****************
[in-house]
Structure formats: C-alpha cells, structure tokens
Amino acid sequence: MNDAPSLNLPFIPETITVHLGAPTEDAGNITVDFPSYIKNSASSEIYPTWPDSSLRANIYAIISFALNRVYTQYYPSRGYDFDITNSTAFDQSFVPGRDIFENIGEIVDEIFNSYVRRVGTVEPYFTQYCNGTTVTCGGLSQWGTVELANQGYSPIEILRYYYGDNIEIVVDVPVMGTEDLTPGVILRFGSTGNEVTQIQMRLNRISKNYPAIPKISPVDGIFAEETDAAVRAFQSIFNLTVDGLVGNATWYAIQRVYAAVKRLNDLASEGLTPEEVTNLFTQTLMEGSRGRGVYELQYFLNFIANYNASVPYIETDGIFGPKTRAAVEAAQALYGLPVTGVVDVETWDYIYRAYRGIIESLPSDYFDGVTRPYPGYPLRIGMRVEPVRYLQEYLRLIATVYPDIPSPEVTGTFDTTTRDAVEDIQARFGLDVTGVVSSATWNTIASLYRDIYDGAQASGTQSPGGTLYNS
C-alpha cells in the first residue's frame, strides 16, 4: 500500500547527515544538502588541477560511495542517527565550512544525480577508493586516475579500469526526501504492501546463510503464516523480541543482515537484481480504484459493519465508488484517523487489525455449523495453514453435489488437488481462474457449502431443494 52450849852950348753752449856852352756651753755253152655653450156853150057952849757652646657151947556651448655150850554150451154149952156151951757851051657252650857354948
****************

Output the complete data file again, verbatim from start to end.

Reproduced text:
[in-house]
Structure formats: C-alpha cells, structure tokens
Amino acid sequence: MNDAPSLNLPFIPETITVHLGAPTEDAGNITVDFPSYIKNSASSEIYPTWPDSSLRANIYAIISFALNRVYTQYYPSRGYDFDITNSTAFDQSFVPGRDIFENIGEIVDEIFNSYVRRVGTVEPYFTQYCNGTTVTCGGLSQWGTVELANQGYSPIEILRYYYGDNIEIVVDVPVMGTEDLTPGVILRFGSTGNEVTQIQMRLNRISKNYPAIPKISPVDGIFAEETDAAVRAFQSIFNLTVDGLVGNATWYAIQRVYAAVKRLNDLASEGLTPEEVTNLFTQTLMEGSRGRGVYELQYFLNFIANYNASVPYIETDGIFGPKTRAAVEAAQALYGLPVTGVVDVETWDYIYRAYRGIIESLPSDYFDGVTRPYPGYPLRIGMRVEPVRYLQEYLRLIATVYPDIPSPEVTGTFDTTTRDAVEDIQARFGLDVTGVVSSATWNTIASLYRDIYDGAQASGTQSPGGTLYNS
C-alpha cells in the first residue's frame, strides 16, 4: 500500500547527515544538502588541477560511495542517527565550512544525480577508493586516475579500469526526501504492501546463510503464516523480541543482515537484481480504484459493519465508488484517523487489525455449523495453514453435489488437488481462474457449502431443494 52450849852950348753752449856852352756651753755253152655653450156853150057952849757652646657151947556651448655150850554150451154149952156151951757851051657252650857354948